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Cleveland County, North Carolina, selflessly gave to World War II, with 6,500 people--more than 11% of the county's population at that time--taking part in the conflict. This rural county, which contributed almost double its share of service personnel, lost 190 fine young men--almost five times the expected casualties for a North Carolina county. Cleveland County residents participated in most significant engagements of the war, in every imaginable capacity, and in every branch of service--from the infantrymen, to the sailors, to the airmen, to the marines. At home, window banners displayed blue stars for each family member serving and gold stars for those who made the supreme sacrifice.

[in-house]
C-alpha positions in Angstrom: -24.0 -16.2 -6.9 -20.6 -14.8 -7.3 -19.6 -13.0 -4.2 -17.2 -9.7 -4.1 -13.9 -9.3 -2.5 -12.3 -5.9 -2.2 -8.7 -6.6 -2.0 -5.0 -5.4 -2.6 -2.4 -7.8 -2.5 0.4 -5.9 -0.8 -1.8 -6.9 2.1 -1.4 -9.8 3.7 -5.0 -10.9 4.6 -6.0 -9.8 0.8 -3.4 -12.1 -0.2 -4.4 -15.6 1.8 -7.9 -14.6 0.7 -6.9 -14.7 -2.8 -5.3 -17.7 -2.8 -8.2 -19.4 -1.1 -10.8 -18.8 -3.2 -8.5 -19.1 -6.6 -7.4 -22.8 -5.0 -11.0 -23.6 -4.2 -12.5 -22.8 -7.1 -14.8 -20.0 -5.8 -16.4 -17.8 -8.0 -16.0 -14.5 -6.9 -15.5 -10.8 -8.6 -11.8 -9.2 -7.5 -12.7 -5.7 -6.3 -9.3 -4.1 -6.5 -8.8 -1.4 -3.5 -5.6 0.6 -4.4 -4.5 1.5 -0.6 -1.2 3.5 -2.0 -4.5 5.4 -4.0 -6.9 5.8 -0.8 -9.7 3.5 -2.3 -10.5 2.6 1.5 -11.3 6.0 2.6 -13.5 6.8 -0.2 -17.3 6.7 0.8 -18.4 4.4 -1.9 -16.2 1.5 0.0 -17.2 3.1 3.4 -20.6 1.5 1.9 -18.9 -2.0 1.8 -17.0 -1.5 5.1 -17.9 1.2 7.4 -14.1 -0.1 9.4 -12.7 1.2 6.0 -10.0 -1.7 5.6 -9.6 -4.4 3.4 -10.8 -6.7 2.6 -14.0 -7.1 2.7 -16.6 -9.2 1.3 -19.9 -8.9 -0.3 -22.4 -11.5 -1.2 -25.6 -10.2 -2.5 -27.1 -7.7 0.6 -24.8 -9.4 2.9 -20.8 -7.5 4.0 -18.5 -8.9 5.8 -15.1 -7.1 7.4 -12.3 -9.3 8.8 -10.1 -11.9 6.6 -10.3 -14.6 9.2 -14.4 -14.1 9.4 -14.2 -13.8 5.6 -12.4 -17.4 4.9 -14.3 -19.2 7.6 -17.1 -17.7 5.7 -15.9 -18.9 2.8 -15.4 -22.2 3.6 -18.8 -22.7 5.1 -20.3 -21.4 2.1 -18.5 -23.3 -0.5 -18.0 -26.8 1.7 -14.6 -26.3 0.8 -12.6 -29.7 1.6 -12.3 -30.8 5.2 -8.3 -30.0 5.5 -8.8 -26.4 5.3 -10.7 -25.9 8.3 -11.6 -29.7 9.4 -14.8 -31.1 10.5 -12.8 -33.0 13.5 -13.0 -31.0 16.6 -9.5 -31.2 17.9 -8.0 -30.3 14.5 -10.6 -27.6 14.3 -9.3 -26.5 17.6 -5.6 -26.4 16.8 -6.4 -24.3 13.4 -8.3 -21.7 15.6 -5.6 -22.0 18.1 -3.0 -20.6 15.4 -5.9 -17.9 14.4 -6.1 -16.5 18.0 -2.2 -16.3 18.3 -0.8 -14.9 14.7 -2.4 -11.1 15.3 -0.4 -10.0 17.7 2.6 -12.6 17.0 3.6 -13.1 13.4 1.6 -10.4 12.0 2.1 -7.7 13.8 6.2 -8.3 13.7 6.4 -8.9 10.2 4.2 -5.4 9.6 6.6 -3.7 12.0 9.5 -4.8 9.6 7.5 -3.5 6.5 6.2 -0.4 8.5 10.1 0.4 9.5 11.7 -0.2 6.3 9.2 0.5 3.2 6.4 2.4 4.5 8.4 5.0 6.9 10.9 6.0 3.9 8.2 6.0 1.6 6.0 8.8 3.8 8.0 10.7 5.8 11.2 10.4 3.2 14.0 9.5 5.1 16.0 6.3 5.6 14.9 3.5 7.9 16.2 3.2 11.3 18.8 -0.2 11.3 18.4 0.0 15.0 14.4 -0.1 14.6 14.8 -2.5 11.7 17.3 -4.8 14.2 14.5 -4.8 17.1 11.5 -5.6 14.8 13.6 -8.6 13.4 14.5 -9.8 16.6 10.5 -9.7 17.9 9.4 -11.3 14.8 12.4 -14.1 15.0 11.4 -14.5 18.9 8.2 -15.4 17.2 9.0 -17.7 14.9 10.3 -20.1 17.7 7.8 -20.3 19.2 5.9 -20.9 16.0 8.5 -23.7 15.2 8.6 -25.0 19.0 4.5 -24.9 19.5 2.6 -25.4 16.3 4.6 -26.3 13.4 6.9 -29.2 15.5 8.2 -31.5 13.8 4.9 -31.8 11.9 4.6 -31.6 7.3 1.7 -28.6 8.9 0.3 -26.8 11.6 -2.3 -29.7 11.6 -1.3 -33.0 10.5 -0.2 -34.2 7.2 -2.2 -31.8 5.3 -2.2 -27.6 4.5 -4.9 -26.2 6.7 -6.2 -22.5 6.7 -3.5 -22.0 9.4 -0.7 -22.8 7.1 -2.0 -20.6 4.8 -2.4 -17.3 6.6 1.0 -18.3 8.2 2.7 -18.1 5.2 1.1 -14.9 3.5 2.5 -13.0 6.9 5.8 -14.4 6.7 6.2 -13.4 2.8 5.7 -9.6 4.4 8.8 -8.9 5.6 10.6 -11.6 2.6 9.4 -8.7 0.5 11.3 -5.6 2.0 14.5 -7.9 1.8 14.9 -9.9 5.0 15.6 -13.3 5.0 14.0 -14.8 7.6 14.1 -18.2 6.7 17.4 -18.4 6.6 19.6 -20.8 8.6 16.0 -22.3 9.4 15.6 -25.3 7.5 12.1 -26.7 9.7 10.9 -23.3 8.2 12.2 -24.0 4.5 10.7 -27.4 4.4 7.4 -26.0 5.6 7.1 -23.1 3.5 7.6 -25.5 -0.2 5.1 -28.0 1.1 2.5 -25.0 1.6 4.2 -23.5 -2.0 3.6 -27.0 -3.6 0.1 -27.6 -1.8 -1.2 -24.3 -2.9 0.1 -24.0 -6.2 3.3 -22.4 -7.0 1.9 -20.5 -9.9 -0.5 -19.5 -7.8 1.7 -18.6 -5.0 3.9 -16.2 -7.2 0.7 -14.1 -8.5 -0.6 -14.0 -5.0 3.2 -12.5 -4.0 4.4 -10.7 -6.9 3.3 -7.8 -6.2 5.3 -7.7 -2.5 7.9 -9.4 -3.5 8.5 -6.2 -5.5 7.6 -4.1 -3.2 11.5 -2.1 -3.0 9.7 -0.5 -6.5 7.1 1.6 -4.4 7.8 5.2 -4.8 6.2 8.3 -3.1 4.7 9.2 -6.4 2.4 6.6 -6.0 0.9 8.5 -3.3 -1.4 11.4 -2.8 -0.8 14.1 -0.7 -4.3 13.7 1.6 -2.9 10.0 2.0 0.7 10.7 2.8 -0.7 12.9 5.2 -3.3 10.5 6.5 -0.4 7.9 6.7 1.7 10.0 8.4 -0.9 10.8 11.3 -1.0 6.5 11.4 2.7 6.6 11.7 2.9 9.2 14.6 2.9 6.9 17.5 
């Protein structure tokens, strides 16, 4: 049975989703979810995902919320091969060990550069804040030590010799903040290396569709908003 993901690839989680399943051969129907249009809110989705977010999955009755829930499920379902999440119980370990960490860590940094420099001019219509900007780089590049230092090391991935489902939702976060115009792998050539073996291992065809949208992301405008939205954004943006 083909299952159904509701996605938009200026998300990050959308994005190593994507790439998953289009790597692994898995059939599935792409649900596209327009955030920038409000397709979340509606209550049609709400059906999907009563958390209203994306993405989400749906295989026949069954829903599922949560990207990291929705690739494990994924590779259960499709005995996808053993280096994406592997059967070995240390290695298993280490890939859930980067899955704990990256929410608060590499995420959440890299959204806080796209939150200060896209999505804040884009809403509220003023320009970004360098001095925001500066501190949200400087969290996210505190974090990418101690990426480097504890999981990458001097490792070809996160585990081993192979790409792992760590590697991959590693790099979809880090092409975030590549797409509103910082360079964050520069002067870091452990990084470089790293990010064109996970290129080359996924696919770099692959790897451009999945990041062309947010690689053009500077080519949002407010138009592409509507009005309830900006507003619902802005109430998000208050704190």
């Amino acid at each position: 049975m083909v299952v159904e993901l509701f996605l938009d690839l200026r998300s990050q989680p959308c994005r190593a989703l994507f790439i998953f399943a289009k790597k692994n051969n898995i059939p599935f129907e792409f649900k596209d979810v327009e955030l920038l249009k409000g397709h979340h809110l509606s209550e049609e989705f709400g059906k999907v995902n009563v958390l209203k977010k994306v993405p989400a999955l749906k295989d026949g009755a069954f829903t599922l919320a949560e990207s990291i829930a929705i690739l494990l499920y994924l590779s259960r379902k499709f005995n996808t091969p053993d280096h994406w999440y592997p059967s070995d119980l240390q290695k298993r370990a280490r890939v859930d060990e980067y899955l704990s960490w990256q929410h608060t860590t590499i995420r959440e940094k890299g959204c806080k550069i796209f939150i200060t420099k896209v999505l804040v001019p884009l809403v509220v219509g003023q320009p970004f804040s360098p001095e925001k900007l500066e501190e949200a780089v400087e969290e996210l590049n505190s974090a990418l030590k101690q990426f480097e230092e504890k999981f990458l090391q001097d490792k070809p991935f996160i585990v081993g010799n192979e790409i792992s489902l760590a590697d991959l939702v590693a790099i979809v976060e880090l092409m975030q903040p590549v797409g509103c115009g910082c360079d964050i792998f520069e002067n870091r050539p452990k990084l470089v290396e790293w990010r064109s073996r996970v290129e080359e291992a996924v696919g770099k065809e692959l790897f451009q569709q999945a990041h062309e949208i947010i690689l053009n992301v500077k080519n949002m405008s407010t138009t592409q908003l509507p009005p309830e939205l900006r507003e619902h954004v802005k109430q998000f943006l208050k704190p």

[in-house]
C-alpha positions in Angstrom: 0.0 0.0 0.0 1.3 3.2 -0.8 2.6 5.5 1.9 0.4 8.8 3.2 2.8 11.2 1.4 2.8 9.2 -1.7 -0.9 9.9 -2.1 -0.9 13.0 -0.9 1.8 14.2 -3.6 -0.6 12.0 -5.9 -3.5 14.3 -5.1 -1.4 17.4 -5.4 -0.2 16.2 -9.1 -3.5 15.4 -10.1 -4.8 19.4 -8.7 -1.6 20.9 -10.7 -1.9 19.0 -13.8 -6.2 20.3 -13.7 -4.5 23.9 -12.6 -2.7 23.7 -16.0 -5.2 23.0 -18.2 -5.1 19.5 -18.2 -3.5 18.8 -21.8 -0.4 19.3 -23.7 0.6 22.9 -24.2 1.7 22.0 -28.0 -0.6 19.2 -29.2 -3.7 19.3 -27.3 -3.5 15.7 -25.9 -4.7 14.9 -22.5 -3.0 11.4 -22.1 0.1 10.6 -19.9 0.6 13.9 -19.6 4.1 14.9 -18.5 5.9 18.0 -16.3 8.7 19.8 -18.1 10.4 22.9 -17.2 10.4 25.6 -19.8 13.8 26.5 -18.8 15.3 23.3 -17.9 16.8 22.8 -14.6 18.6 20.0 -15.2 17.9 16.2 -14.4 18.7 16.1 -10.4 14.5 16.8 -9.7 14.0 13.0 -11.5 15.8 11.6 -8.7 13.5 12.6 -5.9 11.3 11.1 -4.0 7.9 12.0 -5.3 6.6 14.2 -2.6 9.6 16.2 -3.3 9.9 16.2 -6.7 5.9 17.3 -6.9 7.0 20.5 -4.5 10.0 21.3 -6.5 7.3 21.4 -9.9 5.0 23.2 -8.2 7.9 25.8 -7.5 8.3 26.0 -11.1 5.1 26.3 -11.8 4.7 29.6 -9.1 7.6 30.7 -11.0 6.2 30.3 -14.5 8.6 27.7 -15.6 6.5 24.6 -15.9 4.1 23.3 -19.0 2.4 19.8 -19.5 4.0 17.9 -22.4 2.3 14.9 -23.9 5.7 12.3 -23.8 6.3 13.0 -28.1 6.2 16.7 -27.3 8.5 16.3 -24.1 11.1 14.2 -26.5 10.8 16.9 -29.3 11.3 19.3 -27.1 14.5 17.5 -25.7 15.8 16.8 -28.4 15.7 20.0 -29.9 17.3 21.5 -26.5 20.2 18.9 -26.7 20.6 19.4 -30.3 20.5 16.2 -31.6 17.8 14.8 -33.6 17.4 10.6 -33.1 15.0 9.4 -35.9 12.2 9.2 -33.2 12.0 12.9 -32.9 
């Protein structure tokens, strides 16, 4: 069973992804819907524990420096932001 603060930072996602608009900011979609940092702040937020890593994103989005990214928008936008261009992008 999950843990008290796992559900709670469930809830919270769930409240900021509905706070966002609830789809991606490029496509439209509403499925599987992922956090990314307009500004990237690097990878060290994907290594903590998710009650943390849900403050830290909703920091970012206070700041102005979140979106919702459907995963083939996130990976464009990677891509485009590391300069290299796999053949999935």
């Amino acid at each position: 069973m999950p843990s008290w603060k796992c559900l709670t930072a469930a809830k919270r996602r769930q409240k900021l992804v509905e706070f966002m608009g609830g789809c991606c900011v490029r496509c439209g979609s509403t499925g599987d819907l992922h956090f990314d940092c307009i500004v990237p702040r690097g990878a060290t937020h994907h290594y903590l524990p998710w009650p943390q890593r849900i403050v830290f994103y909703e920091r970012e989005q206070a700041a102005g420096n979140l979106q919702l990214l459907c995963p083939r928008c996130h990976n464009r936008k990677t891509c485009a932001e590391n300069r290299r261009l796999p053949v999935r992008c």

About the Author
Anita Price Davis is a North Carolina native. She graduated from Appalachian State, holds a doctorate from Duke, and is the Charles A. Dana Professor of Education at Converse College. Her father, Arthur F. Price--a former resident of Cleveland County--lost his life during World War II. James M. Walker is a photographer and school volunteer; he recently retired after 31 years with the Rutherford County public schools.